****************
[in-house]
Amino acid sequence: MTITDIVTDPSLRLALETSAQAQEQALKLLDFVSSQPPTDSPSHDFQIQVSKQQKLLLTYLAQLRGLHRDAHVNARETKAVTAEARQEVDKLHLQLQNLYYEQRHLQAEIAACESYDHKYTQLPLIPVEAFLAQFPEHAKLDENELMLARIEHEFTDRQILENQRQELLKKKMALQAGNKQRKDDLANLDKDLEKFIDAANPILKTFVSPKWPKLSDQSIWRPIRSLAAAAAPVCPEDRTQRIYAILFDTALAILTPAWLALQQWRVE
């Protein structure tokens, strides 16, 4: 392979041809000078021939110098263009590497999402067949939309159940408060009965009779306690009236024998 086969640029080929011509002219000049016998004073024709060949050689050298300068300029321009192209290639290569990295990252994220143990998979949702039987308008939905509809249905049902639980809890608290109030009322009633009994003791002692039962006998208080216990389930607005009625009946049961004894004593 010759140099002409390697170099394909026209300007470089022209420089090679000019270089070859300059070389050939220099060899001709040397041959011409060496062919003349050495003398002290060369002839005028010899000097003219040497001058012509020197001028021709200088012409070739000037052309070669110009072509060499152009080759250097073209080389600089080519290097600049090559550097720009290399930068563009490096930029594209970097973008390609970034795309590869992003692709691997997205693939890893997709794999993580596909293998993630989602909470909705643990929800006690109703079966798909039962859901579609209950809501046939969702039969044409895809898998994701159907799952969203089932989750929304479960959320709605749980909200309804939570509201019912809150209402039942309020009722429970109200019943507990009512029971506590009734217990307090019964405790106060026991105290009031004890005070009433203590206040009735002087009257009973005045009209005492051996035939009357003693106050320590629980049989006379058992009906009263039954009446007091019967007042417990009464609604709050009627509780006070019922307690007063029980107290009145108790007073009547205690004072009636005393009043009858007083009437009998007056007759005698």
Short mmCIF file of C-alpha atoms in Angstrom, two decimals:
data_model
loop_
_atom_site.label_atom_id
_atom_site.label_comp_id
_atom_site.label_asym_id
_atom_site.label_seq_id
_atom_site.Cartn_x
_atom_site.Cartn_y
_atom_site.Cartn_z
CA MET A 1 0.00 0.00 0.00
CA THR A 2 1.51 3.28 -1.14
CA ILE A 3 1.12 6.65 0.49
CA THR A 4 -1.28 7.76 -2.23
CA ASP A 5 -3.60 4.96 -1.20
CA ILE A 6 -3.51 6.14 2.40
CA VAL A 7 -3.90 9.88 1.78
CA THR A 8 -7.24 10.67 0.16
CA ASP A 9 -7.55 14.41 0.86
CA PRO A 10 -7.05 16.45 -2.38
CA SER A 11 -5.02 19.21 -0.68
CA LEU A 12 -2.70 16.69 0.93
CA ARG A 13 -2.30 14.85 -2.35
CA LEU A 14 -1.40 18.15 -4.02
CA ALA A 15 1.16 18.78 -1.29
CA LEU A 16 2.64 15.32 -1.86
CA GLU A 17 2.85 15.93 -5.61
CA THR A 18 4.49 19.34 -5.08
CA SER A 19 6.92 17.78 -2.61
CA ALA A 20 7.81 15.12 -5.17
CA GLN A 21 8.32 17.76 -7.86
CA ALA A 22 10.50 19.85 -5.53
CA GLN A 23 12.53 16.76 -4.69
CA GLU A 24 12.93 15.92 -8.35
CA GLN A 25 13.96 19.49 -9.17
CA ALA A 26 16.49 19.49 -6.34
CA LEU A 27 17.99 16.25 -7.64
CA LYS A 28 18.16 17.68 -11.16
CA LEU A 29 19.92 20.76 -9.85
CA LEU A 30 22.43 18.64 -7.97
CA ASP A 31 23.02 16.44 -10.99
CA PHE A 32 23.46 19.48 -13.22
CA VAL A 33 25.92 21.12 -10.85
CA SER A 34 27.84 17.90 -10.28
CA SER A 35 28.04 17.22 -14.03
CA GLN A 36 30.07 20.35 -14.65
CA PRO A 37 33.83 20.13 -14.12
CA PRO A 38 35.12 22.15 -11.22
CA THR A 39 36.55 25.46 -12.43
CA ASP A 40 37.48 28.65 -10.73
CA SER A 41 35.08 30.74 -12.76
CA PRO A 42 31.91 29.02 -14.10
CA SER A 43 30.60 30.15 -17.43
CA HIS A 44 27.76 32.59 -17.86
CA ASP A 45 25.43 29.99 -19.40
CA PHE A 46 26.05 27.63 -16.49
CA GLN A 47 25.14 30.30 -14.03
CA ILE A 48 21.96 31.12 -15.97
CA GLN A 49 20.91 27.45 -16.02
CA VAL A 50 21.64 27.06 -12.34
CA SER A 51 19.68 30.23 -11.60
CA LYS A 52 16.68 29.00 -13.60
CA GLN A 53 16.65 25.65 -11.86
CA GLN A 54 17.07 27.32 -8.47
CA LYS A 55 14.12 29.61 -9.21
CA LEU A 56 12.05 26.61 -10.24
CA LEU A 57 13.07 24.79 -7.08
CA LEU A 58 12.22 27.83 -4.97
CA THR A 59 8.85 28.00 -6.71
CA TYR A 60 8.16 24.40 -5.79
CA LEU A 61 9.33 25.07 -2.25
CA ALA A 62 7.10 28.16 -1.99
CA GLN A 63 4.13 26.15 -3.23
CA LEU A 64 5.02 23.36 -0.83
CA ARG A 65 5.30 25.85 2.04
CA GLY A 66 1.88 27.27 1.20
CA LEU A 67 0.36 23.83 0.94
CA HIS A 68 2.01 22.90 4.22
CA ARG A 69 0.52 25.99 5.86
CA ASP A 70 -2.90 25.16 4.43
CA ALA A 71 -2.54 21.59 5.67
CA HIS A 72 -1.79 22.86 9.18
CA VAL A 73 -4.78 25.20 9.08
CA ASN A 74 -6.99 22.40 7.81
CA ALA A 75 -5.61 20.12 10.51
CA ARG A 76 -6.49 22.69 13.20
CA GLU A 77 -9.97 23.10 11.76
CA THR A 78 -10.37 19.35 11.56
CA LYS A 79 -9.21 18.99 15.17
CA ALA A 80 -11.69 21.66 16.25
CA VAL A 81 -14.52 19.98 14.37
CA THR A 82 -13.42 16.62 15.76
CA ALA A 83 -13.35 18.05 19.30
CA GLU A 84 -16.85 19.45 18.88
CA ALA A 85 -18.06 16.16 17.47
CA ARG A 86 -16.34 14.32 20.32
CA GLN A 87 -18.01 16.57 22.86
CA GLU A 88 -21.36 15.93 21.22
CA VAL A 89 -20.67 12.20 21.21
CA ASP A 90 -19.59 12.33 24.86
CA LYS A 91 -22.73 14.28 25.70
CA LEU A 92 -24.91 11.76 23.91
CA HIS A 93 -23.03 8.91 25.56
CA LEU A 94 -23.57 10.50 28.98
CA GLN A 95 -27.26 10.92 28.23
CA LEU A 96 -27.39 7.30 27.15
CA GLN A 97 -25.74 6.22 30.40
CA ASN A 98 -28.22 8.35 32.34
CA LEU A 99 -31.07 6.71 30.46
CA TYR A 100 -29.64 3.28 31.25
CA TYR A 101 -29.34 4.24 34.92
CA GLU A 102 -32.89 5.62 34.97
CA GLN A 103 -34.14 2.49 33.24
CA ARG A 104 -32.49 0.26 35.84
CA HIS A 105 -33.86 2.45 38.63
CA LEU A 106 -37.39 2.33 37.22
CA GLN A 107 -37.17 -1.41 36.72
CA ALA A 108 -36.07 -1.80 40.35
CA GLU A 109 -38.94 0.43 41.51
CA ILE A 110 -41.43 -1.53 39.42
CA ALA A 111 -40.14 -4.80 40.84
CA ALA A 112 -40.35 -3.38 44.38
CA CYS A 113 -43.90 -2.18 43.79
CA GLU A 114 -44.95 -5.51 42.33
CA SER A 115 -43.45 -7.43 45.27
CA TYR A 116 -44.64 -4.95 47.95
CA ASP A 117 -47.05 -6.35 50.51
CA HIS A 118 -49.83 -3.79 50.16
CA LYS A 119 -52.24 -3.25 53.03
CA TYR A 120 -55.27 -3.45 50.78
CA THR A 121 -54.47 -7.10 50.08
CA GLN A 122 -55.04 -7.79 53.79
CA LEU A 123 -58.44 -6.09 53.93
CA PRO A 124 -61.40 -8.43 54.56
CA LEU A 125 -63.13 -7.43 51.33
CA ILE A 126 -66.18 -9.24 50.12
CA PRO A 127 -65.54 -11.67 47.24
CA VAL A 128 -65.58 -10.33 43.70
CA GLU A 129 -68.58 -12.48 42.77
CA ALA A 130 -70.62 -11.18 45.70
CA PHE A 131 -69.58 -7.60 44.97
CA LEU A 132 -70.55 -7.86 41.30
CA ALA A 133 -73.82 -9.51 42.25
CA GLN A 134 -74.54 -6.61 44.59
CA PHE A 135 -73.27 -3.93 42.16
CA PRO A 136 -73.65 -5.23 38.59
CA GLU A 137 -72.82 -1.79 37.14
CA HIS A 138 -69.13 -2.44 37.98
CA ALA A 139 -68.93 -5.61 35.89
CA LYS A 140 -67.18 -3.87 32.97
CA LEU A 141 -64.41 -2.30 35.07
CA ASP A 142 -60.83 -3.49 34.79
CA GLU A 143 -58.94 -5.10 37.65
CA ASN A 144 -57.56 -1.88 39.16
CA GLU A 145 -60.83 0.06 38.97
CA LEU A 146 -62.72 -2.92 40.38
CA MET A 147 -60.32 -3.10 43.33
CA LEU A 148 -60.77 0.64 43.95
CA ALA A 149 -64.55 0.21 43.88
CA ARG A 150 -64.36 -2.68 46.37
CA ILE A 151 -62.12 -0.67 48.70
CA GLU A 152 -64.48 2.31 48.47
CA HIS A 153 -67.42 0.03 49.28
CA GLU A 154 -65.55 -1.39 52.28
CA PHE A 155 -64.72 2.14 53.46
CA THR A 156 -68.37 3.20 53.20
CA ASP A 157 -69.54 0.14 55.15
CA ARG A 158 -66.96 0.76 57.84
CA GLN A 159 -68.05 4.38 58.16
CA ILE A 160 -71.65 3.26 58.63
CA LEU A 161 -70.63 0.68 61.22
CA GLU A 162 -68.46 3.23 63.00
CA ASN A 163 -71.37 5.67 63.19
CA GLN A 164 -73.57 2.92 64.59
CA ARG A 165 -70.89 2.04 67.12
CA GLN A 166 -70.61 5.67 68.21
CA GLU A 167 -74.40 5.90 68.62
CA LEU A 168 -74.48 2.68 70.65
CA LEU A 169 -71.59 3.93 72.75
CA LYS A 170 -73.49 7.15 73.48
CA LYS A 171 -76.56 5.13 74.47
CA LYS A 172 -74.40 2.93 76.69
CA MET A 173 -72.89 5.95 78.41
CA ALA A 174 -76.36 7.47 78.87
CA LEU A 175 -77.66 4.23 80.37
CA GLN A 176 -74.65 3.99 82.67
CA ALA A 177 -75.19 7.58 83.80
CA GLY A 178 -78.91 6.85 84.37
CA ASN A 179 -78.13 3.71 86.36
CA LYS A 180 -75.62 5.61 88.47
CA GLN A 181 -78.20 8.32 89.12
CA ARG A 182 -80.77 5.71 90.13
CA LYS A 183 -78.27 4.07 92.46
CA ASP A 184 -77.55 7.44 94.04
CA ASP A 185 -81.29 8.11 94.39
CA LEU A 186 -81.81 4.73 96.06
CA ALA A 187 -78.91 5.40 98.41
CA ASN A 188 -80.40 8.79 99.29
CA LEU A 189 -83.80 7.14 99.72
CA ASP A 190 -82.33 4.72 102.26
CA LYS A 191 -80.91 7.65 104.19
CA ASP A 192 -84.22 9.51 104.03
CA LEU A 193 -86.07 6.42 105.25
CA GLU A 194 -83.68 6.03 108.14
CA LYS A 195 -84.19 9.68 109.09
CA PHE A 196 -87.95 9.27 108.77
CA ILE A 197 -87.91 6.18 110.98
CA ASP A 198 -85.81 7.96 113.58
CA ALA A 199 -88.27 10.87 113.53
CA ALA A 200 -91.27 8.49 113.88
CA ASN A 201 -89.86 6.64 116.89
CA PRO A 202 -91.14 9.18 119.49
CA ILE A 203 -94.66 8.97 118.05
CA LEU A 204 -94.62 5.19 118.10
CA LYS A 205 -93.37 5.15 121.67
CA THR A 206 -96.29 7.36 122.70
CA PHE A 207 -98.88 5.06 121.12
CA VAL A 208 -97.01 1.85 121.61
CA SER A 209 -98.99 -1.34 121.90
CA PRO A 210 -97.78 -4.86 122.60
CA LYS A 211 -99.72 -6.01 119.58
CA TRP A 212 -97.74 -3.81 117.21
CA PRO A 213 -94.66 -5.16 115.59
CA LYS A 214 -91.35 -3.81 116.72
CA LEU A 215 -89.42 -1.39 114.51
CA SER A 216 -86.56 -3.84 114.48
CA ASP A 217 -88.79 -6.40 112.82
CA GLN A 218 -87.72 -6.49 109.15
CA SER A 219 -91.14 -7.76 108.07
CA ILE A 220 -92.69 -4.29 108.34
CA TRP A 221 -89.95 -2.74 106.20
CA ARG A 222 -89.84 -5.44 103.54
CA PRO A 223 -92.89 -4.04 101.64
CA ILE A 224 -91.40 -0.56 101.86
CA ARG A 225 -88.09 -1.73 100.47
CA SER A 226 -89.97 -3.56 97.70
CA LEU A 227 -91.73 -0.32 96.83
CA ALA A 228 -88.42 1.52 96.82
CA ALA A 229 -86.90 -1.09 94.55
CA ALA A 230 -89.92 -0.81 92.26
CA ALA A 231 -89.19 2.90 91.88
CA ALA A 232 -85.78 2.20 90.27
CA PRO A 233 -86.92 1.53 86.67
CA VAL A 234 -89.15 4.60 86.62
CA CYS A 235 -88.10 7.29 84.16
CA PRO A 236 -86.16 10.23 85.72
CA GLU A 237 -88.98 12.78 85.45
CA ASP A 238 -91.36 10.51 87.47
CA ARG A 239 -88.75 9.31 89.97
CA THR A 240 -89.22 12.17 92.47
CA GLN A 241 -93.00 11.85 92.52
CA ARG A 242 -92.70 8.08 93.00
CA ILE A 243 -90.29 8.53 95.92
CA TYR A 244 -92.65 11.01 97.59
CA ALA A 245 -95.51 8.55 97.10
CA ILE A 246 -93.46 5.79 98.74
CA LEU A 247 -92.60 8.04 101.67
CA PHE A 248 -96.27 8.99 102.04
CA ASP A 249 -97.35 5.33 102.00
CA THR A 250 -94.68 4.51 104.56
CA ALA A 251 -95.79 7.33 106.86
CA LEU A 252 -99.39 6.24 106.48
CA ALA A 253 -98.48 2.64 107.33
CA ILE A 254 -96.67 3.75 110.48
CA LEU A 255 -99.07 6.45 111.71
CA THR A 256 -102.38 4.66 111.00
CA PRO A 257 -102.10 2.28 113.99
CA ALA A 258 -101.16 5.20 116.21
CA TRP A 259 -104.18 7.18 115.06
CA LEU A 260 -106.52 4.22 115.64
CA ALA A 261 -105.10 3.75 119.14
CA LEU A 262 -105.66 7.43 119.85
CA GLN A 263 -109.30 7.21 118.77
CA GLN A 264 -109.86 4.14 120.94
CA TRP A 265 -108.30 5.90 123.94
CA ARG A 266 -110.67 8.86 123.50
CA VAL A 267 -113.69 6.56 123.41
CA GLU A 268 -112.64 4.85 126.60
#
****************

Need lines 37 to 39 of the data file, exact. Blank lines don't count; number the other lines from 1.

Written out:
CA GLU A 24 12.93 15.92 -8.35
CA GLN A 25 13.96 19.49 -9.17
CA ALA A 26 16.49 19.49 -6.34